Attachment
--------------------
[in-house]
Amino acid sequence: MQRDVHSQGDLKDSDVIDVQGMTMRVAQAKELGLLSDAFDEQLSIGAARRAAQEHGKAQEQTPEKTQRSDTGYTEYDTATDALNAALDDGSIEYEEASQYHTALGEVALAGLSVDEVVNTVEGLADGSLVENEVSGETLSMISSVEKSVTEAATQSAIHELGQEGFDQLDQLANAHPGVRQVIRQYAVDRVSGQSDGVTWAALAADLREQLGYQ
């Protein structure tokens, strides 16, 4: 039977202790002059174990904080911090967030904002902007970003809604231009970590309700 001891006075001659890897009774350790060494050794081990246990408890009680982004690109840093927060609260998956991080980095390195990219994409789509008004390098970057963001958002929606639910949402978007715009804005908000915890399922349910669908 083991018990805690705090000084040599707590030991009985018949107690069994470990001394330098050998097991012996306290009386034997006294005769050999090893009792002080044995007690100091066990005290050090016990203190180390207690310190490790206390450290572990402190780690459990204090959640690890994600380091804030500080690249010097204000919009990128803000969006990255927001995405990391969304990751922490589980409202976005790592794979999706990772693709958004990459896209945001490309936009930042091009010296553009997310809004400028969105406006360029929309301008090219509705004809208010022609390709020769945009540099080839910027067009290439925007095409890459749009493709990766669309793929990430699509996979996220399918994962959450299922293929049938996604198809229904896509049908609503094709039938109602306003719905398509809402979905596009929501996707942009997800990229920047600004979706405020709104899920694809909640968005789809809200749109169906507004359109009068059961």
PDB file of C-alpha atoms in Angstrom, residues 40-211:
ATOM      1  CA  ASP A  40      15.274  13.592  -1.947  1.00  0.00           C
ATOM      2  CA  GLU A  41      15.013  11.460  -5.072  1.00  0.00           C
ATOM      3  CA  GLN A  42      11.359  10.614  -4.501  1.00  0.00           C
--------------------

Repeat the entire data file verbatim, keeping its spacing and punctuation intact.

[in-house]
Amino acid sequence: MQRDVHSQGDLKDSDVIDVQGMTMRVAQAKELGLLSDAFDEQLSIGAARRAAQEHGKAQEQTPEKTQRSDTGYTEYDTATDALNAALDDGSIEYEEASQYHTALGEVALAGLSVDEVVNTVEGLADGSLVENEVSGETLSMISSVEKSVTEAATQSAIHELGQEGFDQLDQLANAHPGVRQVIRQYAVDRVSGQSDGVTWAALAADLREQLGYQ
């Protein structure tokens, strides 16, 4: 039977202790002059174990904080911090967030904002902007970003809604231009970590309700 001891006075001659890897009774350790060494050794081990246990408890009680982004690109840093927060609260998956991080980095390195990219994409789509008004390098970057963001958002929606639910949402978007715009804005908000915890399922349910669908 083991018990805690705090000084040599707590030991009985018949107690069994470990001394330098050998097991012996306290009386034997006294005769050999090893009792002080044995007690100091066990005290050090016990203190180390207690310190490790206390450290572990402190780690459990204090959640690890994600380091804030500080690249010097204000919009990128803000969006990255927001995405990391969304990751922490589980409202976005790592794979999706990772693709958004990459896209945001490309936009930042091009010296553009997310809004400028969105406006360029929309301008090219509705004809208010022609390709020769945009540099080839910027067009290439925007095409890459749009493709990766669309793929990430699509996979996220399918994962959450299922293929049938996604198809229904896509049908609503094709039938109602306003719905398509809402979905596009929501996707942009997800990229920047600004979706405020709104899920694809909640968005789809809200749109169906507004359109009068059961």
PDB file of C-alpha atoms in Angstrom, residues 40-211:
ATOM      1  CA  ASP A  40      15.274  13.592  -1.947  1.00  0.00           C
ATOM      2  CA  GLU A  41      15.013  11.460  -5.072  1.00  0.00           C
ATOM      3  CA  GLN A  42      11.359  10.614  -4.501  1.00  0.00           C